Jerusalem 2050 is a unique visionary and problem-solving project jointly sponsored by MIT's Department of Urban Studies & Planning and the Center for International Studies. By bringing together Palestinian and Israeli scholars, activists, business leaders, youth, and others, it seeks to understand what it would take to make Jerusalem, a city also known as Al Quds, claimed by two nations and central to three religions, a place of diversity and peace in which contending ideas and citizenries can co-exist in benign, yet creative, ways.
In order to break out of the stalemate that has reinforced the cycle of despair and conflict in Jerusalem and largely removed questions of urban livability from the public discourse, the Jerusalem 2050 project aims to bypass the standard route of negotiation between "representative" peoples and turn instead to the liberating potential of imagination and design. Rather than aiming for unity or synthesis among competing parties in their plans for the city, we will encourage the production of bold and “non-negotiated” visions for Jerusalem, with the assumption being that only through such methods can there emerge a shared understanding of the basic urban conditions necessary for a tolerant and culturally vibrant city to flower, independent of ethnic or religious partisanship.
Another goal of this project is to promote the use of design and other creative imaginings of space as techniques for arriving at a more positive social, political and economic organization of the city.
With these principles in mind, we will be hosting “Just Jerusalem,” an international, juried vision competition that will further our goal of creating opportunities for creative and positive dialogue on the future of this troubled city. Rather than crafting solutions based on the claims of peoples and their religious identities on the one hand, or nations and their historical and ethical claims to existence on the other, our hope is that this vision competition will provide opportunities for a wide range of individuals who care about the future of this vital city, encouraging Jerusalem's inhabitants to ask new questions and imagine new possibilities that may offer an exit from the destructive cycle of violence, hatred, and terror that has not just shattered peoples and nations, but also significant parts of the city itself.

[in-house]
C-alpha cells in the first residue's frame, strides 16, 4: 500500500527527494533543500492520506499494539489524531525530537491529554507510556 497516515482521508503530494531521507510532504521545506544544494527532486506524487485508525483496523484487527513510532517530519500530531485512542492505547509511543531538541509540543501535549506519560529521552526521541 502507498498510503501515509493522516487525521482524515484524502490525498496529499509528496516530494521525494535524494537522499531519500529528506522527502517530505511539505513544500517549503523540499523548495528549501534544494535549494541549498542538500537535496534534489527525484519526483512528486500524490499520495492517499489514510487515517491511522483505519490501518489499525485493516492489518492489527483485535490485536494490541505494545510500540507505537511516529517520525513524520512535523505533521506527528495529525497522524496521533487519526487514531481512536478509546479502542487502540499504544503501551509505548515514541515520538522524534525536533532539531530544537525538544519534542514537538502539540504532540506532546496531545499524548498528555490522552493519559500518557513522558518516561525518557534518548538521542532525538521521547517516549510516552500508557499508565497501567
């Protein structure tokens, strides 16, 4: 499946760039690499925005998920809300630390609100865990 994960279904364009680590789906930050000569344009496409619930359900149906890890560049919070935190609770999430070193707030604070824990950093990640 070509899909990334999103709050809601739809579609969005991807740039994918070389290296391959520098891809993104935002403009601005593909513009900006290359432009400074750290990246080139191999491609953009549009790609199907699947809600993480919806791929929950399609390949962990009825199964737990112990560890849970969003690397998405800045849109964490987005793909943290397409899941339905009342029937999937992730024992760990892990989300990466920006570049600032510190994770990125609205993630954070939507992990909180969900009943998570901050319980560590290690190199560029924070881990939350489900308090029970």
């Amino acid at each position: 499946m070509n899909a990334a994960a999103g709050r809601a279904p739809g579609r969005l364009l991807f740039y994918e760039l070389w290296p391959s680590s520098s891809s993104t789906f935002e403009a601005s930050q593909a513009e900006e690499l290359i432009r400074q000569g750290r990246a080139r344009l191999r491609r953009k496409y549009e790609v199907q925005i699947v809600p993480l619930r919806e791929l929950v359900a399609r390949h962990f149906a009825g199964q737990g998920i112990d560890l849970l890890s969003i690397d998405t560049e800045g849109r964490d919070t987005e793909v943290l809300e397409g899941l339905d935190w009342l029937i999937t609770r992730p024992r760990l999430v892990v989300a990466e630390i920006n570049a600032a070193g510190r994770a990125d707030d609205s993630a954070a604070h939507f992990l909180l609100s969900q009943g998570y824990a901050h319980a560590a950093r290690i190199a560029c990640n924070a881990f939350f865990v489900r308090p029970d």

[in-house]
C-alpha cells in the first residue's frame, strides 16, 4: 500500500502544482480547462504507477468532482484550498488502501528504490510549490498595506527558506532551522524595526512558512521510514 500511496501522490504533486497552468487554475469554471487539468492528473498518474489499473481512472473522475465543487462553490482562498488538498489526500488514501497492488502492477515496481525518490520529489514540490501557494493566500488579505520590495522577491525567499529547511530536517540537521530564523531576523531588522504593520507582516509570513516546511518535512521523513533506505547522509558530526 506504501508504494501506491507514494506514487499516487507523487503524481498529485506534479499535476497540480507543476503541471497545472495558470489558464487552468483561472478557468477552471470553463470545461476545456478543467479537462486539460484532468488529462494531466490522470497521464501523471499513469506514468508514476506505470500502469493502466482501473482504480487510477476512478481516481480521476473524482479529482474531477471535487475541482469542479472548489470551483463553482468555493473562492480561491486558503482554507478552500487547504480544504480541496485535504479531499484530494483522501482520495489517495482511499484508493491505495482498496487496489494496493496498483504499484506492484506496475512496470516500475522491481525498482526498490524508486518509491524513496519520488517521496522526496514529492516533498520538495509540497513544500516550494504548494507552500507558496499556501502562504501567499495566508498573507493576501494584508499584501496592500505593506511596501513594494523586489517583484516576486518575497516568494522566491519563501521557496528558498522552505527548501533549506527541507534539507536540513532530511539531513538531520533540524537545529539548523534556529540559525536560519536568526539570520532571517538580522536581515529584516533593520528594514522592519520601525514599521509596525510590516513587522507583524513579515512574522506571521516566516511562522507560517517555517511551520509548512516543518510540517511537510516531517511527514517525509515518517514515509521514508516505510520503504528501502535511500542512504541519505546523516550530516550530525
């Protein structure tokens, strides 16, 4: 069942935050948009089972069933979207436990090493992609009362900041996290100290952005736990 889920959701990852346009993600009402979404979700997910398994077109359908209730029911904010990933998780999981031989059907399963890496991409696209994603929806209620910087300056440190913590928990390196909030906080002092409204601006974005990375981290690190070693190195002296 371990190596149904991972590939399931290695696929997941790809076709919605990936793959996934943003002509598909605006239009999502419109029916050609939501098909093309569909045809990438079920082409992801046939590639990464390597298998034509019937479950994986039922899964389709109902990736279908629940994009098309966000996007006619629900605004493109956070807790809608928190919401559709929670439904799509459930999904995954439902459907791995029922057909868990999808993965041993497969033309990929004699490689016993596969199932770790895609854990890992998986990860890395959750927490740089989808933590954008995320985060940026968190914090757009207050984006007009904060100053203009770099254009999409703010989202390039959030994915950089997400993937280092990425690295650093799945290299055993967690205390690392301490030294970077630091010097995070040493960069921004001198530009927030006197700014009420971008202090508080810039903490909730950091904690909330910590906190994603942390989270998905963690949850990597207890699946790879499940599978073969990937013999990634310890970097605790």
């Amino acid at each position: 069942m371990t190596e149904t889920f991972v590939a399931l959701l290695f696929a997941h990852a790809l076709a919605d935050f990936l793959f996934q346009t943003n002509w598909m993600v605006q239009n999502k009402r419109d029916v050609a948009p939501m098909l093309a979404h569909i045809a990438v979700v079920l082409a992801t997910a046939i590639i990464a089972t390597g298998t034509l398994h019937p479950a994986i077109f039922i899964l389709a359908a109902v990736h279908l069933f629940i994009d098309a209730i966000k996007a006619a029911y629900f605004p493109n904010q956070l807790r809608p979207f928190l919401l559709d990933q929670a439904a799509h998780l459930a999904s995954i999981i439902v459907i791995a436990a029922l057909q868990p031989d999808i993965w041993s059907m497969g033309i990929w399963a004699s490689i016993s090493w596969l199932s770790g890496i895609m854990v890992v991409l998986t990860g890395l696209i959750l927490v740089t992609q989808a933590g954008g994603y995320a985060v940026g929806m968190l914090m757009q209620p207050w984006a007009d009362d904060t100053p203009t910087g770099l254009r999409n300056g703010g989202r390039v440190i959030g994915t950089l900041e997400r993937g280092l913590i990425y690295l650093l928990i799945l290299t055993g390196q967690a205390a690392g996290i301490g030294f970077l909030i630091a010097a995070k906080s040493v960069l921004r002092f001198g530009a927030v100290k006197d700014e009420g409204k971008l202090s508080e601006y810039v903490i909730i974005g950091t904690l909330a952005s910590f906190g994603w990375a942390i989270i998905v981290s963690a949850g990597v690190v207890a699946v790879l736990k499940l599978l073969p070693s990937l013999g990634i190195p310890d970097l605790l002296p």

The project is predicated upon the belief that the act of preparing and sharing visions of Jerusalem at mid-century may contribute to peace in a number of different ways: Within each team who enters the competition there will no doubt be individuals holding very different views. Their efforts to reconcile these differences within their own working groups will provide some insight for them into the way in which larger debates in the region play out. We also suspect that many of the participants will discover that they share a set of deeper values that will underlie their vision - and that these values may also resonate with many of those who see and debate the results. It is our hopes that some of the visions articulated by the entrants will prove so inspirational that they will prompt an effort to design a path of actions intended to achieve that vision. Finally, one or more of the visions may just make such good sense that it motivates political forces in the region to bring new and creative proposals to the current debates and negotiations.
Along the way, we will be able - with many partners in Jerusalem, Palestine, Israel, the surrounding regions, and more broadly in the world - to develop practical ideas for addressing Jerusalem’s urban problems, be they large or small, from water to open space to IT to new commercial and industrial growth to housing to educational opportunities, and so on. Our emphasis is both these mundane issues that are the bread-and-butter concerns of urban planners, along with the visionary ideas that must enliven the hopes for all people of good will in this city.
|Jerusalem 2050 - MIT Building 9-637 - 77 Massachusetts Av. - Cambridge - MA 02139|